It is a wake-up call for peddlers of toxic content online. Top brands have let their displeasure known about unregulated and unfiltered content that appears alongside their advertisements on online portals. For the last few months there has been a hue and cry over objectionable content appearing next to advertisements placed by some of the highly regarded global brands which are now determined to set the ground rules for where the ads appears. Unilever is the latest to join the crusade for cleansing the net from fake news, child abuse, wrong portrayal of women, terror, modern slavery and gender related content. The global consumer goods major has rightfully threatened to withdraw its advertising campaigns from Facebook, Google, Snapchat, Amazon and others if fake news is not filtered out. Unilever’s stand is important against the backdrop of trolling and rumour mongering resorted to by vested interest groups on online platforms that have often caused virtual chaos.
Unsubstantiated content doing the rounds on the net has become a big hazard for democracies and that includes India. Unilever’s stand is in sync with growing anger against unregulated content. Heads of state and government have also stepped in to stop such matter from finding their way into the net. For instance, British prime minister Theresa May had voiced her opposition to the misuse of social media platforms.
Even though Facebook’s Mark Zuckerberg has denied all such charges by top end advertisers like Unilever, the social media czar has conceded, albeit indirectly, that social media platforms are being misused and abused. A case in point pertains to the manner in which the Russians have pushed content that was false, half true or completely baseless and viewed by millions of readers on Google and Facebook. This is not a phenomenon limited to western economies alone. Globally, a lot of disinformation and misinformation has been floating around without monitoring or regulation. In the Indian context, Hindustan Unilever (HUL)’s threat to pull out online campaigns is a grim reminder of ‘divisive, extreme content’ that has been appearing routinely.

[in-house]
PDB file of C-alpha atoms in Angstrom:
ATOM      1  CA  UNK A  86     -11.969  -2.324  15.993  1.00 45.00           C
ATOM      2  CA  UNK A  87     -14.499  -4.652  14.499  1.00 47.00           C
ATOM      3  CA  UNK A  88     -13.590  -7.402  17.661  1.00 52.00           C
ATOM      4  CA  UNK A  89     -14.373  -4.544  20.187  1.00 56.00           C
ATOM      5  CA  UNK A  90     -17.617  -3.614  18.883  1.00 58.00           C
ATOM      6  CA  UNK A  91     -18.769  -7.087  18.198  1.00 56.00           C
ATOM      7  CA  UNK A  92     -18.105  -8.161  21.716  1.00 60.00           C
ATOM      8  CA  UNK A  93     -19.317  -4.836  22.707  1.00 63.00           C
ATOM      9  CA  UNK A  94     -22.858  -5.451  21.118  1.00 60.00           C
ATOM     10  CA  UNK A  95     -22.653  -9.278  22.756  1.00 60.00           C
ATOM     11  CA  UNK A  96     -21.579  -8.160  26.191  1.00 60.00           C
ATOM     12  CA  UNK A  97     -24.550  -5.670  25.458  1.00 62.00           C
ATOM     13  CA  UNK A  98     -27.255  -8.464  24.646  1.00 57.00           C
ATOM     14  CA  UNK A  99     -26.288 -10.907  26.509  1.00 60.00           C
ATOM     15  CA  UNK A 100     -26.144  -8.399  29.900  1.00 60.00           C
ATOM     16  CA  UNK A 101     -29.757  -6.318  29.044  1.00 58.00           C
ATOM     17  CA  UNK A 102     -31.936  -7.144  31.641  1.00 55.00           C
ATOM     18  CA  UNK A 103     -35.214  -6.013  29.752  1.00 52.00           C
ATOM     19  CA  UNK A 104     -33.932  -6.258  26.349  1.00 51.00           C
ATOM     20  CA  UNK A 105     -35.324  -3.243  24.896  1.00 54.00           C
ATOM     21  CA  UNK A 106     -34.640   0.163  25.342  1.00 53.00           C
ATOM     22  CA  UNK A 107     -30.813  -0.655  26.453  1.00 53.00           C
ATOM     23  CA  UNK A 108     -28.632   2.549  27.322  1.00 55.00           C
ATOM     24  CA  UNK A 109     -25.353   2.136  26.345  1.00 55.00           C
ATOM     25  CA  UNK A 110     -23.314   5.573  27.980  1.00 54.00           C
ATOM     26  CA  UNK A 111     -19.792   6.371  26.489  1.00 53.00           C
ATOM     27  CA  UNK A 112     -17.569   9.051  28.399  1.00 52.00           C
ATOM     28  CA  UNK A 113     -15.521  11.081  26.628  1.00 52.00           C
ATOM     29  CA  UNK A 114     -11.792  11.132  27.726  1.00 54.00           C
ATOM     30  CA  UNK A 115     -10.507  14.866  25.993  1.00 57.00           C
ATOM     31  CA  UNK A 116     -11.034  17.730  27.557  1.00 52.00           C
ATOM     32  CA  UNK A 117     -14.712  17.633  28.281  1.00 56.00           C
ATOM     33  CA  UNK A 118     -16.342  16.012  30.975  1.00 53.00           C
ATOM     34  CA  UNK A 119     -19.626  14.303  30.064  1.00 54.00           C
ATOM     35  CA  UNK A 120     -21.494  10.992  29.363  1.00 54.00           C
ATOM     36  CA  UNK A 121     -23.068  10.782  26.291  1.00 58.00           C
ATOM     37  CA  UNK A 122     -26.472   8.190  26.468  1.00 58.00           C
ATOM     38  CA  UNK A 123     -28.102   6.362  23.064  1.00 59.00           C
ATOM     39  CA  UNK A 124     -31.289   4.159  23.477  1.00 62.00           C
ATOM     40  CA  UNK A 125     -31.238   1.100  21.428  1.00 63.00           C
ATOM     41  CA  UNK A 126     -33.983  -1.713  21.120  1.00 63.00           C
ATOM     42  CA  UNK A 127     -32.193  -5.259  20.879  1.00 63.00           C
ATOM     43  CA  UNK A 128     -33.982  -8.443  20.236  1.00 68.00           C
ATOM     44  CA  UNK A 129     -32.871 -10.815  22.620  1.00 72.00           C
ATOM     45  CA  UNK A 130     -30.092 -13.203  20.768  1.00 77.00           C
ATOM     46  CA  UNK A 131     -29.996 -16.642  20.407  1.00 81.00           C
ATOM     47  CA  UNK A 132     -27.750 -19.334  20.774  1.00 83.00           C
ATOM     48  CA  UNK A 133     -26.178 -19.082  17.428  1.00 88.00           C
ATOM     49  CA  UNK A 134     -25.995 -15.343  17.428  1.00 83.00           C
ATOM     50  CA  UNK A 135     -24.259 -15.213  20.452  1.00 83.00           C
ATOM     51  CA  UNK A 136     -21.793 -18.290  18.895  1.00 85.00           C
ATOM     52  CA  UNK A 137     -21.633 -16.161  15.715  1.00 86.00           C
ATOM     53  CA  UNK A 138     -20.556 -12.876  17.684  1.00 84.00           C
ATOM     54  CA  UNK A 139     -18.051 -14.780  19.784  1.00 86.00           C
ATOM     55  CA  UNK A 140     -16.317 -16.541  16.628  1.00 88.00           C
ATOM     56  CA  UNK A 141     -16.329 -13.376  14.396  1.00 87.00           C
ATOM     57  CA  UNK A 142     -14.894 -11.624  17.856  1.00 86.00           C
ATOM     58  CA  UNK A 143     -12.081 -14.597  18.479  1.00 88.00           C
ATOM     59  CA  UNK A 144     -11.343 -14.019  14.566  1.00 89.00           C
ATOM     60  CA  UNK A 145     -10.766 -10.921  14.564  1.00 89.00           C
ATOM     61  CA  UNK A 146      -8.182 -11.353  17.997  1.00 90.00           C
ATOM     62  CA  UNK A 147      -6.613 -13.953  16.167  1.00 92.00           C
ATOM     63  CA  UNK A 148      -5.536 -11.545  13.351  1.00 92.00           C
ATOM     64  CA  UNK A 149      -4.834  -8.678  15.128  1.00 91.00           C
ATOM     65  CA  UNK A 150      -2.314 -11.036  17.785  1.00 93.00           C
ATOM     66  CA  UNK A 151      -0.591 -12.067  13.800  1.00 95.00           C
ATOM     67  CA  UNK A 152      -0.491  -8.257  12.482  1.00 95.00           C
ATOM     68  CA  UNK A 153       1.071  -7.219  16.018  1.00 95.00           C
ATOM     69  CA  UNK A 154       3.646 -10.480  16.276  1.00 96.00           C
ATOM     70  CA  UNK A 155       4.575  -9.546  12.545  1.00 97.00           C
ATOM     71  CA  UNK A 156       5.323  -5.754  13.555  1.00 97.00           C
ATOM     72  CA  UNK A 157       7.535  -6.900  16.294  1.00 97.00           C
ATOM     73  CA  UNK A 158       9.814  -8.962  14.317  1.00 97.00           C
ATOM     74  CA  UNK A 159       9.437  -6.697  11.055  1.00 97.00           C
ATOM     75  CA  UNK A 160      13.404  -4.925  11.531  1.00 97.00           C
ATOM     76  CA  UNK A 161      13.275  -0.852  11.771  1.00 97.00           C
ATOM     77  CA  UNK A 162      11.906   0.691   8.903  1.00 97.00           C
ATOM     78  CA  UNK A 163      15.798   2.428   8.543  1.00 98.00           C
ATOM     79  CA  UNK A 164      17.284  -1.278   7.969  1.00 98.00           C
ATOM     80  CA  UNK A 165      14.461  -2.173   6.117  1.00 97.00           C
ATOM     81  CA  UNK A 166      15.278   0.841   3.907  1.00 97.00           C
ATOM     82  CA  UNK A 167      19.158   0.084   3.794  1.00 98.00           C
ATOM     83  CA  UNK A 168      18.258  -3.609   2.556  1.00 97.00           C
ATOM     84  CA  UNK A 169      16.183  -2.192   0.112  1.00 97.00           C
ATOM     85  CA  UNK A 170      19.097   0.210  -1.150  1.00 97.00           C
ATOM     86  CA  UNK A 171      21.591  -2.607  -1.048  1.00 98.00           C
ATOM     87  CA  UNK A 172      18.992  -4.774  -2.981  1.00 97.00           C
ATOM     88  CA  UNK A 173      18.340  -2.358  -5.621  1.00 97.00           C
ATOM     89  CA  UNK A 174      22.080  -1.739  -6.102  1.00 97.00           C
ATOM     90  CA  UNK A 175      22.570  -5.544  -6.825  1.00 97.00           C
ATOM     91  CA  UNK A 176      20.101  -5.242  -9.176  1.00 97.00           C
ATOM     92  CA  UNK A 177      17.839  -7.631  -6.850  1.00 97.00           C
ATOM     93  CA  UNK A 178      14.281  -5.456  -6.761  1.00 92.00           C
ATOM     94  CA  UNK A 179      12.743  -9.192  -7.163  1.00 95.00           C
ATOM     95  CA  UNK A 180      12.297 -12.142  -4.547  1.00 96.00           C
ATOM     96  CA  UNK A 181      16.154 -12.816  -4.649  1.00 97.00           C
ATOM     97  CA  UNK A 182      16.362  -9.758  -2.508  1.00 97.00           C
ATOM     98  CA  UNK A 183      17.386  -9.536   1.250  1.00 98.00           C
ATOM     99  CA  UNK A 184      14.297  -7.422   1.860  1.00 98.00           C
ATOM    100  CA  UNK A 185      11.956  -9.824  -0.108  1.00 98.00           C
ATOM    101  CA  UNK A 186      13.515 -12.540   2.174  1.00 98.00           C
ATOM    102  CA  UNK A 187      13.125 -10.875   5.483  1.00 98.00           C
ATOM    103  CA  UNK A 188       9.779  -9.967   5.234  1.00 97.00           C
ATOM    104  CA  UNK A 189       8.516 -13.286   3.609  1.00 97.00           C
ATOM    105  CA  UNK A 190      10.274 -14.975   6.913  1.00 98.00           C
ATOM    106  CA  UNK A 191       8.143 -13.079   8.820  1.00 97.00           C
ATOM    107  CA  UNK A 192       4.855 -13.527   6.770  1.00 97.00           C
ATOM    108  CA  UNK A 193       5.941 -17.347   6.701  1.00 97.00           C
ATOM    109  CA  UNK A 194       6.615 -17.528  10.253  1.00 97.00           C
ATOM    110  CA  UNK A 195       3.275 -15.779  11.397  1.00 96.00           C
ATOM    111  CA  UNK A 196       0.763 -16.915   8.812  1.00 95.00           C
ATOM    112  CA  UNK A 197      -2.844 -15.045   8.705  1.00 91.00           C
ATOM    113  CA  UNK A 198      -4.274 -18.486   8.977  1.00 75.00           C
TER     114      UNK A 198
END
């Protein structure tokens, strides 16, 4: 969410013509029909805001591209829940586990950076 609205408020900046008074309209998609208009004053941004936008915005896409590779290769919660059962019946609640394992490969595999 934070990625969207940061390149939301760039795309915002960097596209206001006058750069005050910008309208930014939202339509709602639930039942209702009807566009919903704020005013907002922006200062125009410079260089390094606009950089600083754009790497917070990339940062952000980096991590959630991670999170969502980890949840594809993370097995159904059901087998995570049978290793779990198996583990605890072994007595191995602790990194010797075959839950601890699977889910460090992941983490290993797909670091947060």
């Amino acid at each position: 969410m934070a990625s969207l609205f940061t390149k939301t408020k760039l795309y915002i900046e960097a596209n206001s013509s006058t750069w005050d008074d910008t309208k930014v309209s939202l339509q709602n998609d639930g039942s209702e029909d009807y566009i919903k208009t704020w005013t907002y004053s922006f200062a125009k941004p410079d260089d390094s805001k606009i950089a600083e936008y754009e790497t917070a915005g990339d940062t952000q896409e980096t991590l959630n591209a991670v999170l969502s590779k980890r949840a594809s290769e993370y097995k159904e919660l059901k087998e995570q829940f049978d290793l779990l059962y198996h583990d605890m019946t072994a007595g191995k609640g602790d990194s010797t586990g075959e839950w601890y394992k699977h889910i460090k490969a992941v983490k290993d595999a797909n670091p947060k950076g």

While Unilever spends almost $9.4 billion on online advertising, the Dutch company’s Indian arm, HUL shells out over Rs 3,000 crore on online marketing of its consumer products. Companies may have to use the power of their advertising budgets to regulate the Internet and social media platforms. If all Indian companies set to fork out about Rs 25,000 crore by 2020 come together, the great clean up act of social media is bound to happen.
A related issue is exploring the possibility of online policing and regulation of news content in particular. For instance, in the ongoing anti terror campaign across the Kashmir valley, social media platforms have been effectively used to push divisive content by separatists facing the heat of security forces. Then, in the political crisis that has erupted in the Maldives, social media platforms were manipulated by users playing favourites for China or India while the voice of Maldivians got muzzled.
Several countries, including India, have limited means to prevent abuse of social media. In India’s case, cleansing online media is all the more significant given prime minister Narendra Modi’s emphasis on leveraging online and social media platforms to connect with people. Given that most services were also being delivered via social media and internet platforms, these information highways need to be sanitised. If print media, broadcast and telecast media can be regulated, there is certainly a case for creating norms for internet-based social media platforms whose toxicity have reached unsustainable levels.